Memorial Day is a time to reflect – to thank our service men and women who have so bravely sacrificed in order to defend our moral virtues across the globe. It is also a day to recognize that on the battlefield, decisions are often made with both gut instinct and decades of experience and data. This also holds true for health related decisions in the field – and off of it – where real time data, previously not available to clinicians, help make the healthcare decision-making pathway much more conclusive.
In the “old days”, decisions to spare lives on the battlefield through cutting off limbs, for example, was thought to be a best practice. However, modern day technology now helps dictate battlefield healthcare decisions, which in turn, can help alleviate the need for such drastic measures. A colleague of mine in our Health practice at Edelman served as a Physicians Assistant in the Army, and he and his team aided rural societies in Latin and Central America. He notes just how sophisticated our actual in-the-field medicine operations have become. In addition to making great strides in the application of modern medicine in deployment, we’ve made great strides at home too.
The Veterans Administration is an early adopter of modern personal healthcare technologies, and is widely recognized for its “Blue Button” initiative – one of the most comprehensive online personal health management tools available. Through this tool, “Veterans (have) complete control of this information (personal health data)– without any special software – and enables Veterans to share this data with their health care providers, caregivers, or people they trust”. It is a great resource that facilitates care between patients and providers. According to my dad, a Vietnam Veteran who uses the system to help manage his health, “It’s fantastic. I use it to track my appointments, my prescriptions, and communicate with my physicians. It would be wonderful if everyone had it.”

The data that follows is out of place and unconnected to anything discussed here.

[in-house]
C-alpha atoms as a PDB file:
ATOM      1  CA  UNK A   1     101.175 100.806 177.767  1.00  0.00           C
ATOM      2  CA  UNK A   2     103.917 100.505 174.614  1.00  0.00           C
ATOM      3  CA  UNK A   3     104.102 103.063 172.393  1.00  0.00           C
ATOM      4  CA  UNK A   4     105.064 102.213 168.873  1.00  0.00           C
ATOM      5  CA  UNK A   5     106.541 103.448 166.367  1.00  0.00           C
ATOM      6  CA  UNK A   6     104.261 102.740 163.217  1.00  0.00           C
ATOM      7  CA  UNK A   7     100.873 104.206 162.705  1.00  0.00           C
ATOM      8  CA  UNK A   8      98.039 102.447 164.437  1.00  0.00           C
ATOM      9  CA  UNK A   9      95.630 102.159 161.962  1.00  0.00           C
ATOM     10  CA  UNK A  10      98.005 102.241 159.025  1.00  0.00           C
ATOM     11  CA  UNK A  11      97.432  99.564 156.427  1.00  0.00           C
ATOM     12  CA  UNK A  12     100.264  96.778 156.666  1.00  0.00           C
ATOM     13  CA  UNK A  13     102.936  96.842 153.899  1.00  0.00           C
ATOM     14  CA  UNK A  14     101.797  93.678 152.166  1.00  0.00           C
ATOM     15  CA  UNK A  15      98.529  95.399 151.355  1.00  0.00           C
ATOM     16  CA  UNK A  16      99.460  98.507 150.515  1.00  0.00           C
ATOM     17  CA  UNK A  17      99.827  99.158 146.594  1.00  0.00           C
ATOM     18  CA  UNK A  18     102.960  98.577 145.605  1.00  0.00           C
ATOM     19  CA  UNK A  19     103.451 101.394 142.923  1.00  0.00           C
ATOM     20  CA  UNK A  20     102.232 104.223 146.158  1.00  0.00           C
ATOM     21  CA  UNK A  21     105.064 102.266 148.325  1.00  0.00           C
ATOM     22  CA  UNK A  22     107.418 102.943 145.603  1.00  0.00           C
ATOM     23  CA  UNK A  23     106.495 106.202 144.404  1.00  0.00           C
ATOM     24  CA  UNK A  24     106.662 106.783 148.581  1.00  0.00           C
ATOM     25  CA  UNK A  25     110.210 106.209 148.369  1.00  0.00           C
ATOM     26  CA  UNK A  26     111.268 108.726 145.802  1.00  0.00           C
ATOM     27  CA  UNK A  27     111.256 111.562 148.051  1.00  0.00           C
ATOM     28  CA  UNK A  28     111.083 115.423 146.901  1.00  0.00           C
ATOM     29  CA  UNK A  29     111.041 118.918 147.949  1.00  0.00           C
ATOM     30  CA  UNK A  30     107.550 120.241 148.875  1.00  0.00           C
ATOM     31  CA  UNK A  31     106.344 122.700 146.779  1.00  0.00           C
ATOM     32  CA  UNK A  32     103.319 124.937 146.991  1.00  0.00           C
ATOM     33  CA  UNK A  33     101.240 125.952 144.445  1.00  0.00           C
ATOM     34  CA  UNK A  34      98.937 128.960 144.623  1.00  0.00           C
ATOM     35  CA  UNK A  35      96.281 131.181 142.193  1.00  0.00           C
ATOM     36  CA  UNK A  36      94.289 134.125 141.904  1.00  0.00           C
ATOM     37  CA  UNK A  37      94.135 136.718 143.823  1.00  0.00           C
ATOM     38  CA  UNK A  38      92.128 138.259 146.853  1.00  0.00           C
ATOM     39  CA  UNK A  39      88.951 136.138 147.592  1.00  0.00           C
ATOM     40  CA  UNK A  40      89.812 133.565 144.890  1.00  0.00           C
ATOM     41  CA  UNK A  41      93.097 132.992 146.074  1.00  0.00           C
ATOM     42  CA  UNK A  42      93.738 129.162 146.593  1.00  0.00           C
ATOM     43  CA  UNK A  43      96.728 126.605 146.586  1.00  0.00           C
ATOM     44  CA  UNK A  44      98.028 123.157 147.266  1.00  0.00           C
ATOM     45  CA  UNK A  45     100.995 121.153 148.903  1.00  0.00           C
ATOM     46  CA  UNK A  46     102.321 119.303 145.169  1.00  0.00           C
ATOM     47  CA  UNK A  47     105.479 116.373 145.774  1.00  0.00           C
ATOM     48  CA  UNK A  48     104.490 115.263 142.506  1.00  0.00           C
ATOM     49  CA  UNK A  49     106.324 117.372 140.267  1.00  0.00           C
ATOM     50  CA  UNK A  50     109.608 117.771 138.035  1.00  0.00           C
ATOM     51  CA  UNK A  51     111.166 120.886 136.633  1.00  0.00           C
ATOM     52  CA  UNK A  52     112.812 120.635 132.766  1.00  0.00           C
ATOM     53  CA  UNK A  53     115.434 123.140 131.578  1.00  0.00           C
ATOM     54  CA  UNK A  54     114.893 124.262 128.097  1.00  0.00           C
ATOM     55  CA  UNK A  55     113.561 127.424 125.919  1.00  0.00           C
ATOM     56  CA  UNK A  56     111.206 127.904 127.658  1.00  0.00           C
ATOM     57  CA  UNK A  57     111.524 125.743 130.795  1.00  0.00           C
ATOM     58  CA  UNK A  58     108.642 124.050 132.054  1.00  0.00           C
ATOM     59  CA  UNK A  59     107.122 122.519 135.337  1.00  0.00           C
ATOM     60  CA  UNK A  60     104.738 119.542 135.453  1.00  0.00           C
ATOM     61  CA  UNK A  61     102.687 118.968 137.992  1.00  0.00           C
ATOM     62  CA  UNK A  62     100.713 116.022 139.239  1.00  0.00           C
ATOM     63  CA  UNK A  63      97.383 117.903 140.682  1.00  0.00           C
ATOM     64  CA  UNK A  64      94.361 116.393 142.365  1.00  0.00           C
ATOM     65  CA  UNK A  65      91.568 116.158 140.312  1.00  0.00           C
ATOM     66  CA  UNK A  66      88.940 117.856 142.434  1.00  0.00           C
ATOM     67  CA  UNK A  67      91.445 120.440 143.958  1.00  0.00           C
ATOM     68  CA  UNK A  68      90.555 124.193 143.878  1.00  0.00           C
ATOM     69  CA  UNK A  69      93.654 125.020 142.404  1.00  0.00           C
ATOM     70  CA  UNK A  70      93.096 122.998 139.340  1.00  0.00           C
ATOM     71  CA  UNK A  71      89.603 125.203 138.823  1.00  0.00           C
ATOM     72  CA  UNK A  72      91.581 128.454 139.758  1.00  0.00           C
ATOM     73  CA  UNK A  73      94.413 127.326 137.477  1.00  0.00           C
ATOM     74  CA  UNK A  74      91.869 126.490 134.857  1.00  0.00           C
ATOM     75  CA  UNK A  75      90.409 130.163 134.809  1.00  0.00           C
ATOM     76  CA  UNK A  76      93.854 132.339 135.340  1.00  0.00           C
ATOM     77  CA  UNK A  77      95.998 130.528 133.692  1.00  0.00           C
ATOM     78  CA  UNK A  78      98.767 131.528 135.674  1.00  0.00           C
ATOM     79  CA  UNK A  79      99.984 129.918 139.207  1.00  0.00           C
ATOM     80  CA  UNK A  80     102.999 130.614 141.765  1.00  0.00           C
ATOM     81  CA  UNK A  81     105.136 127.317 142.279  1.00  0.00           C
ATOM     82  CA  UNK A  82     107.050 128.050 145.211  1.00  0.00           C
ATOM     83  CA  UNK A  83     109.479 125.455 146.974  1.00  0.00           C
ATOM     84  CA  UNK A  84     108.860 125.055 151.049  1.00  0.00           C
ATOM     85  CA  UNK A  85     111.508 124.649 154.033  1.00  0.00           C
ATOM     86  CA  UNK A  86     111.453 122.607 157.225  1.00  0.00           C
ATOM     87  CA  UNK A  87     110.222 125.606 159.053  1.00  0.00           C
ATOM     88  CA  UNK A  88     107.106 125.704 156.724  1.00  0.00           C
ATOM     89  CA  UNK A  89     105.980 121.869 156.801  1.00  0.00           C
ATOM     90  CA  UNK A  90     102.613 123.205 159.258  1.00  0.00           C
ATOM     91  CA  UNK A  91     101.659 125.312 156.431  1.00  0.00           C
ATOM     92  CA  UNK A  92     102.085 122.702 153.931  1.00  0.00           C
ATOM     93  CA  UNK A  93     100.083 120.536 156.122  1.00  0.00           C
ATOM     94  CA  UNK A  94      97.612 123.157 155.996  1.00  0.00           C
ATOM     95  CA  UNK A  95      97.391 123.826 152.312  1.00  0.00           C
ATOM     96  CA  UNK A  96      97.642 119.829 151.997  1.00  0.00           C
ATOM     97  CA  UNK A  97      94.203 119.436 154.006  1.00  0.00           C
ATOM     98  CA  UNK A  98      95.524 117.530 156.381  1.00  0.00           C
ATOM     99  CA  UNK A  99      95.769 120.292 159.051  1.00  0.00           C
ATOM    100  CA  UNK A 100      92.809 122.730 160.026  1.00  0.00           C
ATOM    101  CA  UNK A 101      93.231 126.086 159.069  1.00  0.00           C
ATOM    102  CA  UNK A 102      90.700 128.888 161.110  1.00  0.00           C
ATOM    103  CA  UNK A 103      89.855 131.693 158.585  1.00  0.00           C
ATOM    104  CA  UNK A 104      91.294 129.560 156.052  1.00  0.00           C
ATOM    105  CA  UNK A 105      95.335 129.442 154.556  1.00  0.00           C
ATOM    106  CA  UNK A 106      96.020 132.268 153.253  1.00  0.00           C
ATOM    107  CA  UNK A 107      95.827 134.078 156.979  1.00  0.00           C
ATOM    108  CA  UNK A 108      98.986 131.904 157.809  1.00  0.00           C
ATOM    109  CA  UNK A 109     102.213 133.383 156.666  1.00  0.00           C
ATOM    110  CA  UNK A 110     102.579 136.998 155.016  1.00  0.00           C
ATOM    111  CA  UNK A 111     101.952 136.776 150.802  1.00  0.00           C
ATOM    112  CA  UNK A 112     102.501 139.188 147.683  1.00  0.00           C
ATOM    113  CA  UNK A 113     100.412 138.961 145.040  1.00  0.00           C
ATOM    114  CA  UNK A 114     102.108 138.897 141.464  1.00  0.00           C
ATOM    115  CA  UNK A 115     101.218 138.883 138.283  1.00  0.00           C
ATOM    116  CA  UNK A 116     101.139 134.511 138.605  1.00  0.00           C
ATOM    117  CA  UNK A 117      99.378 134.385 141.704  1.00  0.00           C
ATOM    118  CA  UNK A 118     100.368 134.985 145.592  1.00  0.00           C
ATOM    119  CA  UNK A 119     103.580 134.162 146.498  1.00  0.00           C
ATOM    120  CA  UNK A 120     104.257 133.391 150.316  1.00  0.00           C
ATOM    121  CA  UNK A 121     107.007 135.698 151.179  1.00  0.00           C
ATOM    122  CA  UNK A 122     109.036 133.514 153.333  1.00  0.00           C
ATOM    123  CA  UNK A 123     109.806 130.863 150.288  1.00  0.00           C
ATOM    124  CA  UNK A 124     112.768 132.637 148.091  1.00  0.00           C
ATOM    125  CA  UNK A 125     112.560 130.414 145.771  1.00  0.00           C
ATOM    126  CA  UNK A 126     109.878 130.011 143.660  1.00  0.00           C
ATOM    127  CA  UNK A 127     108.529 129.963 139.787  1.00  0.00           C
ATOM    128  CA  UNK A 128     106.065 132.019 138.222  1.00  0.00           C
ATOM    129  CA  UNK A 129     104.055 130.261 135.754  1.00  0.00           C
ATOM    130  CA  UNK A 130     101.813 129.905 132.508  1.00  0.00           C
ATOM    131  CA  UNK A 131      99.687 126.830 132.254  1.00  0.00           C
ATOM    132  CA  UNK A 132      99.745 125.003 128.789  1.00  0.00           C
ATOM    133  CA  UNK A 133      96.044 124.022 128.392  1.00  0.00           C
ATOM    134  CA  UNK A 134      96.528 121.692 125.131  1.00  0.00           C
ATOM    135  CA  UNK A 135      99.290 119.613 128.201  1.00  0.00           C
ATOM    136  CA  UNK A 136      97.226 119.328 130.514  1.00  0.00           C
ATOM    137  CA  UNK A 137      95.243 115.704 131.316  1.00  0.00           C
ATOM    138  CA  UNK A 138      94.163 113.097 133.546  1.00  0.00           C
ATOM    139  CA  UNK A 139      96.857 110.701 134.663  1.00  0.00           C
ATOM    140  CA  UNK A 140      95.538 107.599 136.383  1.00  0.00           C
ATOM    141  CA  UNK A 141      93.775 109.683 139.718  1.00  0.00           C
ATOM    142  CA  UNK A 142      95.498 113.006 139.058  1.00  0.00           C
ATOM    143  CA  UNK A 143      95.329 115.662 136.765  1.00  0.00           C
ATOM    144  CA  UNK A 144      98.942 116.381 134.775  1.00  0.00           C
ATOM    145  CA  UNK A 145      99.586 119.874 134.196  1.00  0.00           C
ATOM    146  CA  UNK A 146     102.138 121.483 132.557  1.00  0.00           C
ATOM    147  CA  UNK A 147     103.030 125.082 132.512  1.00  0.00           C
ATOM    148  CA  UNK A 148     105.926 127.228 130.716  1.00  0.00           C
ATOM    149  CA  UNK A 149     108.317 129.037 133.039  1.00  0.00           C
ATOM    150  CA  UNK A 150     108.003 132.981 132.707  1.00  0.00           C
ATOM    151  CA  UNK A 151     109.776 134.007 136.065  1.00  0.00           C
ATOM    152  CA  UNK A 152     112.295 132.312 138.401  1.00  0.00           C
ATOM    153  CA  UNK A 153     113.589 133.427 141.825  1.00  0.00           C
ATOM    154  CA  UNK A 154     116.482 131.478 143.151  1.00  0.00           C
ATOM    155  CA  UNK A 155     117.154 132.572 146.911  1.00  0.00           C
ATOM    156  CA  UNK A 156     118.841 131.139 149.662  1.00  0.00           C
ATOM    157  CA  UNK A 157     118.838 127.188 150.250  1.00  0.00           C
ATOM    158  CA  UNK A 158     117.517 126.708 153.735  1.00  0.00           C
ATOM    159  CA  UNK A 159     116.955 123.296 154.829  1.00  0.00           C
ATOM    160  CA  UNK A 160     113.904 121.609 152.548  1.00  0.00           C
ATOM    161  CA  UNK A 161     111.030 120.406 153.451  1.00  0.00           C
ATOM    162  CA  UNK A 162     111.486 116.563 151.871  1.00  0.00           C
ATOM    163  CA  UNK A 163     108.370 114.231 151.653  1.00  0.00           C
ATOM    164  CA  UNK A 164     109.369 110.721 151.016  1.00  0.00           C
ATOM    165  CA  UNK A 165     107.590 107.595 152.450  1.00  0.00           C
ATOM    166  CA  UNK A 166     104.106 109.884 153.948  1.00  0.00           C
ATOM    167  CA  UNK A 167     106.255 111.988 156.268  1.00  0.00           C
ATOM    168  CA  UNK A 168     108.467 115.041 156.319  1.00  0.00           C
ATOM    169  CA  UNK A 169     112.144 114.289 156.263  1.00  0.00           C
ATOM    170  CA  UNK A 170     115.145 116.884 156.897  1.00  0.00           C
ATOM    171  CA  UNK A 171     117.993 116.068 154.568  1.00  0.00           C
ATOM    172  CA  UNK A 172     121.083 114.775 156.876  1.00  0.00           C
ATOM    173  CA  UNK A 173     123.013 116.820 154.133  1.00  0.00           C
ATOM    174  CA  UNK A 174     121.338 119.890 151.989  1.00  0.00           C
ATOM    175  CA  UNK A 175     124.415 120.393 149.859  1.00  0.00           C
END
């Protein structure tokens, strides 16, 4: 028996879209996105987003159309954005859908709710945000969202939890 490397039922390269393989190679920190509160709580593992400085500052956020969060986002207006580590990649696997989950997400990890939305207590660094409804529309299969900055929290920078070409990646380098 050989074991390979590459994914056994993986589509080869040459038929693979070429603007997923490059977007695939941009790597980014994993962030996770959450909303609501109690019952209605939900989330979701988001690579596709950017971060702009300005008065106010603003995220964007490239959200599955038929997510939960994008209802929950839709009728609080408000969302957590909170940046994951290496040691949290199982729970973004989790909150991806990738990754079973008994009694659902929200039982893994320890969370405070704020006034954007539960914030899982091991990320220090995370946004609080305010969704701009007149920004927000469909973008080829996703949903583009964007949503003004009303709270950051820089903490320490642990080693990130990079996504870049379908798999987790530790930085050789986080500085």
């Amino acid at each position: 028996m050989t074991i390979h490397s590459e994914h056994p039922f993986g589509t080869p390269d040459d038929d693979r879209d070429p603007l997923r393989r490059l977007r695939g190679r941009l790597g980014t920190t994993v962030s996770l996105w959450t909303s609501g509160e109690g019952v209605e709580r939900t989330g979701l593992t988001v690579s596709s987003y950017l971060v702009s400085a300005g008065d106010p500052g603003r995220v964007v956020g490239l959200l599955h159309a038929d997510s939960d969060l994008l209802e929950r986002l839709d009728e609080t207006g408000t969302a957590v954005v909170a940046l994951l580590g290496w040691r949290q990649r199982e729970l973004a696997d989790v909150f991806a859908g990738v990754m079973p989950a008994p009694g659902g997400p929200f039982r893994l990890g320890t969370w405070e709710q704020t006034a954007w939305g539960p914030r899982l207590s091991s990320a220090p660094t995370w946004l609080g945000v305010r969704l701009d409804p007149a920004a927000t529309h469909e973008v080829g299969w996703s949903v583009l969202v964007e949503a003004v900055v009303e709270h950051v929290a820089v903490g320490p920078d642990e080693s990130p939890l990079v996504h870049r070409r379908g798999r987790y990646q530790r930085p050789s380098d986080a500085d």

And therein lies the truth . . . “If everyone had it.” The Veterans Administration “Blue Button” program is a centralized, interrelated system – contrary to the myriad of health provider systems that most US citizens have to navigate. How wonderful would it be if we were able to use an online system that follows us – and our physicians – throughout provider, physician, and State lines. While this “dream” is a reality for many Veterans, it is still very much a work-in-progress for the rest of us. The cumbersome procedure of integrating our own personal, and family, health records with a myriad of providers and specialists still ultimately rests in the diligence of the individual creating (or navigating) the system on their own cognizance; rather than a “Blue Button” technological infrastructure which integrates patient and provider conduits of access across an entire ecosystem.
Next month, I have the honor of speaking at the Connected Health Asia conference in Singapore along with Dr. Richard Stark, Director of Primary Care Operations, Veterans Health Administration, where he will be discussing the VA’s movement toward a patient-centered model. I look forward to learning more about how the assimilation of technology can foster a system-wide transformation, and how we could adapt it to our healthcare ecosystem.
So, if you have a moment today, let’s pause, and remember those who bravely served our country, and thank a Veteran for their service – as well as the VA for taking the initiative to modernize a continuum of care for our Veterans.